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'O brother where art thou?': the experience of brothers of young Pakeha males with first episode psychosis

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dc.contributor.author McEnhill, Ray
dc.date.accessioned 2011-07-26T22:04:38Z
dc.date.accessioned 2022-10-27T02:50:45Z
dc.date.available 2011-07-26T22:04:38Z
dc.date.available 2022-10-27T02:50:45Z
dc.date.copyright 2005
dc.date.issued 2005
dc.identifier.uri https://ir.wgtn.ac.nz/handle/123456789/25593
dc.description.abstract The research presented is a small exploratory/interpretive study of the experience of four Pakeha male siblings of young Pakeha males (aged 13-25) who have experienced psychosis and received treatment through an early intervention service. There have been increasing number of studies of the experience of siblings of those with physical disorders or disabilities but the 'voice' of siblings of those with experience of psychosis has rarely been heard - when it has, this has often been in the context of siblings with long-term mental illness. In addition, siblings of those with first-episode psychosis may be the family members who have least contact with the mental health professionals engaged with the 'identified client', thus leading to a degree of 'invisibility'. The aim of this study, then, was to explore the experience of male siblings of such clients so that mental health nurses could begin to understand how they might contribute to meeting the needs of such siblings. The research was guided by concepts inherent within philosophical hermeneutics, particularly as expressed by Hans-Georg Gadamer. Hence, key constructs were the hermeneutic circle, fusion of horizons, dialogue and prejudices. Research methods included eight individual interviews, conducted and analysed by the researcher using a hermeneutic approach. Understanding emerged from this research around the significant and complex impact of a brother's psychosis on each individual; the range of feelings experienced, the tensions inherent in staying connected with a brother who was unwell, the high levels of understanding and empathy demonstrated towards their siblings, the wish to maintain a brother-to-brother relationship, and the needs of the participants. Benefits arising from the study findings include: (1) expanding previous research understandings and, (2) informing those staff, particularly nurses previous research and on what relevance it has for those staff, particularly nurses working in early intervention services, of issues relevant to male siblings of young Pakeha males experiencing psychosis. en_NZ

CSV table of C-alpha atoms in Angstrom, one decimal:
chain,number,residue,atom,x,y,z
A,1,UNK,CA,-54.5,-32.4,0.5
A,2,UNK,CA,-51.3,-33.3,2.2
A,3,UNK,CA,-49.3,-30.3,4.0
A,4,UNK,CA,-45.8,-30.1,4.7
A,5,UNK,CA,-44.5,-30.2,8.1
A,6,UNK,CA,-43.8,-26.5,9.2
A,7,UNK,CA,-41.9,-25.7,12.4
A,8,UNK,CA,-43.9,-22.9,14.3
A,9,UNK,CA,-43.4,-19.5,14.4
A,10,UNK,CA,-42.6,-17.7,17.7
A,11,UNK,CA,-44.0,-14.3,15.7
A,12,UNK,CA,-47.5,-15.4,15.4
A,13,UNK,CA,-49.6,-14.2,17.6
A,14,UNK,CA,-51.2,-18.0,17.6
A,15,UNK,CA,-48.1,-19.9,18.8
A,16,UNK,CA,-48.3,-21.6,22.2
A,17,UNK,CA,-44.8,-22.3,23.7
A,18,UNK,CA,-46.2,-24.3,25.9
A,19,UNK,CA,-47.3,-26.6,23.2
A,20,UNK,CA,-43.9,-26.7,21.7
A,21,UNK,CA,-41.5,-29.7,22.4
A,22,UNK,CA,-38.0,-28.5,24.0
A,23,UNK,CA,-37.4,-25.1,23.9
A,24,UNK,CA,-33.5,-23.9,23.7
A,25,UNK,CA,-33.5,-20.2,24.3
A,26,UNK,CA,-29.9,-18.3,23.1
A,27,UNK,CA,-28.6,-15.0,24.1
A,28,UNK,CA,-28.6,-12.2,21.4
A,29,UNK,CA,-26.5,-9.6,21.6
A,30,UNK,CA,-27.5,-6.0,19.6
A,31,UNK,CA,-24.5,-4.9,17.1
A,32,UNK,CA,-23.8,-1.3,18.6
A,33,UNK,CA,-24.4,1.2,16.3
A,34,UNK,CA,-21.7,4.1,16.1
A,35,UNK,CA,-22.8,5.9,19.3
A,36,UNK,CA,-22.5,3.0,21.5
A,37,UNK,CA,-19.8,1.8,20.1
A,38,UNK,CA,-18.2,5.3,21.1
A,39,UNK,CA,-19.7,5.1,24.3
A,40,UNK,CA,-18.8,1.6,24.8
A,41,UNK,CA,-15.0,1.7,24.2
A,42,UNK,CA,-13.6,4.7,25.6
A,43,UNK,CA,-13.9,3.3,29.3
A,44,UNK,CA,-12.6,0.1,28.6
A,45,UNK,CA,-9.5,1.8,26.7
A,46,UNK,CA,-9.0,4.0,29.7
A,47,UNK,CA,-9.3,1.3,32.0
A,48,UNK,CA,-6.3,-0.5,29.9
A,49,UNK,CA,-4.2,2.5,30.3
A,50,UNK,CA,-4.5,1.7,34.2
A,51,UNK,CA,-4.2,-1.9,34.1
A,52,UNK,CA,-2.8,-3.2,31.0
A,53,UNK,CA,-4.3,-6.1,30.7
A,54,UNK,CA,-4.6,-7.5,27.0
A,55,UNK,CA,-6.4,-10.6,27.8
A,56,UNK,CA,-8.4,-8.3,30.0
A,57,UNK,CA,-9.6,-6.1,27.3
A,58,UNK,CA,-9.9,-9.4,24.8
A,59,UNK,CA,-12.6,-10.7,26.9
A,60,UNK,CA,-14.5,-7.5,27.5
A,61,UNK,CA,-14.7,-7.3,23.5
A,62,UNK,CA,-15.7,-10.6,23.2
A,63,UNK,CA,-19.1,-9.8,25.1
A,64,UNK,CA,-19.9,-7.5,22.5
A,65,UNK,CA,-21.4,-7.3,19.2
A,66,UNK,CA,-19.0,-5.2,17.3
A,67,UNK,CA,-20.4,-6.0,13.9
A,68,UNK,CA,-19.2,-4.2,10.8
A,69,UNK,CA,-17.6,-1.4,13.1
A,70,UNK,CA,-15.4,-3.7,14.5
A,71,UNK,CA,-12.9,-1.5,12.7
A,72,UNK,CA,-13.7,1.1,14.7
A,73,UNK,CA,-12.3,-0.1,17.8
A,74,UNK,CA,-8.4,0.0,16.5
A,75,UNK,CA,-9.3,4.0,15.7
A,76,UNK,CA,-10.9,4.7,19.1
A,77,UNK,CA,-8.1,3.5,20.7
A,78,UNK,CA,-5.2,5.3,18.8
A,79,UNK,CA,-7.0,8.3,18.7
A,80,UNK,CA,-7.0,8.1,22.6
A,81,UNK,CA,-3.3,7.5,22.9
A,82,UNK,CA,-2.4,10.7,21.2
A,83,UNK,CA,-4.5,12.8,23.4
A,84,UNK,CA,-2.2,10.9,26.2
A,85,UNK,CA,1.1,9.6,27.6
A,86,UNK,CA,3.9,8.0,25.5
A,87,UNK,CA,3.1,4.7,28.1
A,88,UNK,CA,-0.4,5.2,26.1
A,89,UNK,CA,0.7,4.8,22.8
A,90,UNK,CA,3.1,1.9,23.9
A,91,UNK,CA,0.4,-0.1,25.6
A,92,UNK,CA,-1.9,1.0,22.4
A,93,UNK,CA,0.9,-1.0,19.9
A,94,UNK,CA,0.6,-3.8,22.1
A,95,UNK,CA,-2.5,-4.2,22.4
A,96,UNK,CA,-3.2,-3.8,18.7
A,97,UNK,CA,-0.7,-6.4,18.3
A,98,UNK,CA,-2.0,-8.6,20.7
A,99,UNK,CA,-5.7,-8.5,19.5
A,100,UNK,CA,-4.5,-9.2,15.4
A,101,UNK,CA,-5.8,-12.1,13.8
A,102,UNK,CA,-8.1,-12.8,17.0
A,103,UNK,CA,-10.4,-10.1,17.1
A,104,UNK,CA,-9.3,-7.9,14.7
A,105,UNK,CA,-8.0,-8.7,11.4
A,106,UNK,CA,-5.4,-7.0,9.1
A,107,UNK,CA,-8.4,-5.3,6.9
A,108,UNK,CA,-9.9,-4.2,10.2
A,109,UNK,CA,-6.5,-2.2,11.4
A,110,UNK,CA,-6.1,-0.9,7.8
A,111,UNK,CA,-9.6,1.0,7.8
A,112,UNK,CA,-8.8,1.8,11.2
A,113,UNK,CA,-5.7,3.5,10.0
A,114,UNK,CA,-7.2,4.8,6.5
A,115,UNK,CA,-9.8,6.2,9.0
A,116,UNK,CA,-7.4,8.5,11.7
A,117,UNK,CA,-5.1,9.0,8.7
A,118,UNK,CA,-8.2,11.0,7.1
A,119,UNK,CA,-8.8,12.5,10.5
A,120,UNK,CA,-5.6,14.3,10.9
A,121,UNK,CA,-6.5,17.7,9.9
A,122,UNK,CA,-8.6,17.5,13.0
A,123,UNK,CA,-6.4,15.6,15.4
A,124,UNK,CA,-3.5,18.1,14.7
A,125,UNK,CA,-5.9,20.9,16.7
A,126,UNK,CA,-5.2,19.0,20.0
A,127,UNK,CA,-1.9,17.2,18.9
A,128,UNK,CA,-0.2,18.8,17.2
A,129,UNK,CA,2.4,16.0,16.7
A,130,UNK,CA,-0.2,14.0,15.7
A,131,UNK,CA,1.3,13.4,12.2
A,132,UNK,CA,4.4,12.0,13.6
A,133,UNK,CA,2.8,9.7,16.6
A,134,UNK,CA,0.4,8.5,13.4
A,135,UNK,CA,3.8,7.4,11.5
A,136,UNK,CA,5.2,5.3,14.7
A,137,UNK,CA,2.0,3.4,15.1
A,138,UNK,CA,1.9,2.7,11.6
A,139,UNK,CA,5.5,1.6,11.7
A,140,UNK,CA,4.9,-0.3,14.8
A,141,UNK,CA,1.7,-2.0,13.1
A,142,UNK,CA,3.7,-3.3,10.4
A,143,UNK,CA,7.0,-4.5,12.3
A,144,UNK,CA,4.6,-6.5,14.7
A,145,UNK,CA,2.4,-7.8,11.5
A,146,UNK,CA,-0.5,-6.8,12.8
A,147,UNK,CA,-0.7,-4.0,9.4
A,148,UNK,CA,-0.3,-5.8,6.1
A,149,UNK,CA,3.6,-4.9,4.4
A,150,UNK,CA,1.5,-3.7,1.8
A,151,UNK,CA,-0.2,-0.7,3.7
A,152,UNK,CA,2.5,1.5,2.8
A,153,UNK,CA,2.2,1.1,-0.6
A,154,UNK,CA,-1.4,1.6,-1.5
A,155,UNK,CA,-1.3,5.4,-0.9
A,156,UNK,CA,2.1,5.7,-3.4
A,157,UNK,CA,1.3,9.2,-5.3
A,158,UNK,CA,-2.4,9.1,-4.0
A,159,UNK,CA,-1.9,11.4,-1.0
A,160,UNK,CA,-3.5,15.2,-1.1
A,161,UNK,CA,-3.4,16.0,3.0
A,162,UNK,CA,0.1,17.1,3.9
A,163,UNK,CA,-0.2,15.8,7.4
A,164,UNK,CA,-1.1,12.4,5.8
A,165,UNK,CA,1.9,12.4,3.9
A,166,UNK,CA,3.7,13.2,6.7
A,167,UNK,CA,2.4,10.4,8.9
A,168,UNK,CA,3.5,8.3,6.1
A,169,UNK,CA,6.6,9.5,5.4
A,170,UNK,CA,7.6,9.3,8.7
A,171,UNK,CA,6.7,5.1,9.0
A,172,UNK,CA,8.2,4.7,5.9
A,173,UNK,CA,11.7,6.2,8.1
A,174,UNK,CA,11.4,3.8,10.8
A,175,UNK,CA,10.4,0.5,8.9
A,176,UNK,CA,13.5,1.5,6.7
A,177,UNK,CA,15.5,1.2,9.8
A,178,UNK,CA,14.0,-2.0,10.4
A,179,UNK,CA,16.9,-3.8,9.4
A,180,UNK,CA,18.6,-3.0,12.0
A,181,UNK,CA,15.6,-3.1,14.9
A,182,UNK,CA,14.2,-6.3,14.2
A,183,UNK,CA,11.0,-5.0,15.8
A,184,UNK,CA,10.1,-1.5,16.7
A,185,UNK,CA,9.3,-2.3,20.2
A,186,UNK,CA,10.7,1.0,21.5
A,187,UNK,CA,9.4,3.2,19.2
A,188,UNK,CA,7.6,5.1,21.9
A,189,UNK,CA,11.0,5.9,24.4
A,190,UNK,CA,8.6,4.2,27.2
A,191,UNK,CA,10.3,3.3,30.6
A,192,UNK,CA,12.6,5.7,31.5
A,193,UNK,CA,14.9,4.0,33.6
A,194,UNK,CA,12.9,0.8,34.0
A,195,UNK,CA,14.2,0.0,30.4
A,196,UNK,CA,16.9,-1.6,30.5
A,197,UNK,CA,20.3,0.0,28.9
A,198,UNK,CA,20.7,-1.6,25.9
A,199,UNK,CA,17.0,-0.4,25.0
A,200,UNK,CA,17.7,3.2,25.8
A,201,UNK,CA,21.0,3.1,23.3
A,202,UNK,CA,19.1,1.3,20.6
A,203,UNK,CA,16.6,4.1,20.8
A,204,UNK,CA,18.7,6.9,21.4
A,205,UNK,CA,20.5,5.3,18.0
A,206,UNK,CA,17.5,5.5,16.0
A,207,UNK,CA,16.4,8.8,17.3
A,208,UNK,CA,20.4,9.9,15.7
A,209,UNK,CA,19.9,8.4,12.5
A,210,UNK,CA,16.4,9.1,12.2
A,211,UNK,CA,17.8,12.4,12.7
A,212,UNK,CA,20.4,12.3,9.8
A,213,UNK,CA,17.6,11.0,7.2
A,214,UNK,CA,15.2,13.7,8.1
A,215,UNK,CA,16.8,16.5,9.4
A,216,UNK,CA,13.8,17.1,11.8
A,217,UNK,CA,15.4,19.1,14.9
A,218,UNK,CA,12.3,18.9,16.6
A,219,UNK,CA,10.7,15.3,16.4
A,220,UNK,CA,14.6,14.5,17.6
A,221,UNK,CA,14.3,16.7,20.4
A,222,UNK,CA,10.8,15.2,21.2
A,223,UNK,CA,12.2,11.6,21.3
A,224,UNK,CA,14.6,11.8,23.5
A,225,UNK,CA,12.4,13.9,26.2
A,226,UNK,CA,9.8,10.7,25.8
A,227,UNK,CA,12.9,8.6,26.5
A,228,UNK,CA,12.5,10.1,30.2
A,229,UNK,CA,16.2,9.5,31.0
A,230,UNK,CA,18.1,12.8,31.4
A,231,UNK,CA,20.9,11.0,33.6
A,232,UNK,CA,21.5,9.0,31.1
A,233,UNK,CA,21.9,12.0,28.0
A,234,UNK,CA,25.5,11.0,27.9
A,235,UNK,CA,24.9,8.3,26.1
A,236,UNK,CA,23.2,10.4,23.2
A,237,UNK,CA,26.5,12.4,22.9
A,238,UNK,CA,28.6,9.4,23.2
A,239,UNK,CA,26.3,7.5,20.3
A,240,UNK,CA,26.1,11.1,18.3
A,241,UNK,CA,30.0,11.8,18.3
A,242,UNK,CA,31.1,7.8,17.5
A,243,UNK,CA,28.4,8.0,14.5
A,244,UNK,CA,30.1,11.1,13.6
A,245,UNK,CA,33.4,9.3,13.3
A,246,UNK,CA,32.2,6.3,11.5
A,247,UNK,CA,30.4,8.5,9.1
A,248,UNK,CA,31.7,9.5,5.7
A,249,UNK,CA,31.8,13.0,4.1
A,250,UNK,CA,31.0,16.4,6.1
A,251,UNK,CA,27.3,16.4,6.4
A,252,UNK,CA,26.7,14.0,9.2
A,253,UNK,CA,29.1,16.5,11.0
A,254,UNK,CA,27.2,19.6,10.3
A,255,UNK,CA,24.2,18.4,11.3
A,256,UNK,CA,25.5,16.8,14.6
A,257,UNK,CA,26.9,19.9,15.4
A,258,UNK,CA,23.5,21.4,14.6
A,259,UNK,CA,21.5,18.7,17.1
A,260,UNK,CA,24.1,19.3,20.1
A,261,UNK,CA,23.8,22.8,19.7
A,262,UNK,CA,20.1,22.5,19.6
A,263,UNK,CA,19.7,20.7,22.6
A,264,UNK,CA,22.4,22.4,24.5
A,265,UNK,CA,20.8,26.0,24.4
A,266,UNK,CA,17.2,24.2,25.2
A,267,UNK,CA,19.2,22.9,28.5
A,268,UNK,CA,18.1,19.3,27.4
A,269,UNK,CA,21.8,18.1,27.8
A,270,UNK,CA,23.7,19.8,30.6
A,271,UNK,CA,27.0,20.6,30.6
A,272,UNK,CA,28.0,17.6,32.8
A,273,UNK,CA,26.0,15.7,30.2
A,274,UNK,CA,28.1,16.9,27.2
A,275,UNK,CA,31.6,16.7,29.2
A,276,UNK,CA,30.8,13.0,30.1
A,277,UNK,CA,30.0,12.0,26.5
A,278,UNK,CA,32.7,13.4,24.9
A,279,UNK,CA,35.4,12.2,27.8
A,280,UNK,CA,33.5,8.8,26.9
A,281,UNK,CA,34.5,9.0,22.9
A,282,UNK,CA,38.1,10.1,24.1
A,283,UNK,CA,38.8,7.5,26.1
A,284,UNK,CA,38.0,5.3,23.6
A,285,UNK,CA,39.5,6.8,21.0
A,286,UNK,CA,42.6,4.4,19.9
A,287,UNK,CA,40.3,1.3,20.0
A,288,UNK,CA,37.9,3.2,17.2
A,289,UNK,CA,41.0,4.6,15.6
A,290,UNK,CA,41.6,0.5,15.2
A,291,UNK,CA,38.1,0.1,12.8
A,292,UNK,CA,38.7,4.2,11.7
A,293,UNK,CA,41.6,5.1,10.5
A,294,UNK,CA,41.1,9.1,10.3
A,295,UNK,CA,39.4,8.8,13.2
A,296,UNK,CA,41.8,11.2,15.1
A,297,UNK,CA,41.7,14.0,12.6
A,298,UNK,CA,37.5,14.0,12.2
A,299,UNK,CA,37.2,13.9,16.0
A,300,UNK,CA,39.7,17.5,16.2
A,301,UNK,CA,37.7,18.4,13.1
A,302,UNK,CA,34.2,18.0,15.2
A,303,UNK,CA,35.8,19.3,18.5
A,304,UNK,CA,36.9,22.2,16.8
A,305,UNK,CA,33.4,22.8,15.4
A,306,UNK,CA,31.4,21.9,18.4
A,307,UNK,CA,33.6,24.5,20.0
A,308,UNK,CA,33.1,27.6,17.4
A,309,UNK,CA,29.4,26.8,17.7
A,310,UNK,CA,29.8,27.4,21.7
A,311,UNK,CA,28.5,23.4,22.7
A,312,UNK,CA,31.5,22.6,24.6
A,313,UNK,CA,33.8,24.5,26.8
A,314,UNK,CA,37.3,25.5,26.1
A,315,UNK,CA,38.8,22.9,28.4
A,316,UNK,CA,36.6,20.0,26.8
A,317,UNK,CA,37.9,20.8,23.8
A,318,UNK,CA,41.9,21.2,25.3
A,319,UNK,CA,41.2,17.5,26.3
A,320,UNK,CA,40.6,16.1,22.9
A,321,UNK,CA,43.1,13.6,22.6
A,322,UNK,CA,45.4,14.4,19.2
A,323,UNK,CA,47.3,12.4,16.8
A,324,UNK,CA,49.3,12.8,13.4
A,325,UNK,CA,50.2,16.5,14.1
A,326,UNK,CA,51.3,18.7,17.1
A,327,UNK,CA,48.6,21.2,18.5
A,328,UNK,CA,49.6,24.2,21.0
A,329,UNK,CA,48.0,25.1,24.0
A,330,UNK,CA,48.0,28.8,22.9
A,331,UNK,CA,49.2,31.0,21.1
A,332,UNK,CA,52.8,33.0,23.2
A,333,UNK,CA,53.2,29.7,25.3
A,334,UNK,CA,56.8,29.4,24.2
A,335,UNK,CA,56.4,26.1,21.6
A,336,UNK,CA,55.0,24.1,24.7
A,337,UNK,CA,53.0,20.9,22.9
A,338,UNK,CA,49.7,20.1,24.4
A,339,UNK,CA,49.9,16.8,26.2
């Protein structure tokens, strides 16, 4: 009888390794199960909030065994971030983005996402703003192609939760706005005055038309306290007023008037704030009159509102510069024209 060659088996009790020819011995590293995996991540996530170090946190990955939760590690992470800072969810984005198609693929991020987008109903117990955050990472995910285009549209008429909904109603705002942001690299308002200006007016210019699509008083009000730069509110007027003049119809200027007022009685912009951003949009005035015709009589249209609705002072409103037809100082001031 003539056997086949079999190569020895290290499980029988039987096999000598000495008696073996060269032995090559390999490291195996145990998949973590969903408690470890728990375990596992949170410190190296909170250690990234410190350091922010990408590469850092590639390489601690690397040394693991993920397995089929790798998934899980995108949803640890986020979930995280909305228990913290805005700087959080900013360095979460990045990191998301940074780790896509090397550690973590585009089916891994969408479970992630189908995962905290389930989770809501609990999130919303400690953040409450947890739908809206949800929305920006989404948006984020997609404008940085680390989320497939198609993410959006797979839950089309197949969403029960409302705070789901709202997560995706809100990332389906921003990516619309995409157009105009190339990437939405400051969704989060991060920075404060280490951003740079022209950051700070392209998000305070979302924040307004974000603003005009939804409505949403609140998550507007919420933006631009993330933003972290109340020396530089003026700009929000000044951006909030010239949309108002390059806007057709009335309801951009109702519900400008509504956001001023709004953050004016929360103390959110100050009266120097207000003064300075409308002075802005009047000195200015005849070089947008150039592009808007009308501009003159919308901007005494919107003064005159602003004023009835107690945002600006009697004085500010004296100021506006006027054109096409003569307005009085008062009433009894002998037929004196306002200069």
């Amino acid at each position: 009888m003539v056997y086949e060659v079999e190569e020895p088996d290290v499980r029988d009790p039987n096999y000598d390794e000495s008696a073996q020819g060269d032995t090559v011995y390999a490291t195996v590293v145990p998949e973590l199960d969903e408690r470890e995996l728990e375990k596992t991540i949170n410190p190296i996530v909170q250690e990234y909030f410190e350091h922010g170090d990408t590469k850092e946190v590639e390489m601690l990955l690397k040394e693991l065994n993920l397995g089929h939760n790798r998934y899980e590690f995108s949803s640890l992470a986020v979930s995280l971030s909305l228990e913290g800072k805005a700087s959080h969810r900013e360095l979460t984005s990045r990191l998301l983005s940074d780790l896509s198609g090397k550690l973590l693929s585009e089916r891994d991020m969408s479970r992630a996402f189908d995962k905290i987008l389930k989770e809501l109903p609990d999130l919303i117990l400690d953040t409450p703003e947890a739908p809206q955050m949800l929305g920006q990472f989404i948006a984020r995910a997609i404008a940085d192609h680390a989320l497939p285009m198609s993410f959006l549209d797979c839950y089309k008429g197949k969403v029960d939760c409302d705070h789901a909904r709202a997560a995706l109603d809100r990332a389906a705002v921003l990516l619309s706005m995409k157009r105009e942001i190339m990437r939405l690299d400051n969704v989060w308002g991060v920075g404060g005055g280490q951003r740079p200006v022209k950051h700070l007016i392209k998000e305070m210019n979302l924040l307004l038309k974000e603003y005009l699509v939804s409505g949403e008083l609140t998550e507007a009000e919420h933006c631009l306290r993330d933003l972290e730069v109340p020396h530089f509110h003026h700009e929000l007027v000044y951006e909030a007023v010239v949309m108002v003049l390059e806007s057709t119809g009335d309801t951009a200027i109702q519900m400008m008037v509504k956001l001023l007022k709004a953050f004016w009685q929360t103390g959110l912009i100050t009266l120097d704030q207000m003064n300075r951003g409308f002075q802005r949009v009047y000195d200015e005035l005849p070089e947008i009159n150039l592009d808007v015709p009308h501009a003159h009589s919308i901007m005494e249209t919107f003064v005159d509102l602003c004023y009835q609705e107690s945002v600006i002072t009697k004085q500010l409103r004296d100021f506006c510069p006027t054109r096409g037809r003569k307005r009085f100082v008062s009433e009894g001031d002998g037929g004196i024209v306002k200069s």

dc.language en_NZ
dc.language.iso en_NZ
dc.publisher Te Herenga Waka—Victoria University of Wellington en_NZ
dc.title 'O brother where art thou?': the experience of brothers of young Pakeha males with first episode psychosis en_NZ
dc.type Text en_NZ
vuwschema.type.vuw Awarded Research Masters Thesis en_NZ
thesis.degree.grantor Te Herenga Waka—Victoria University of Wellington en_NZ
thesis.degree.level Masters en_NZ

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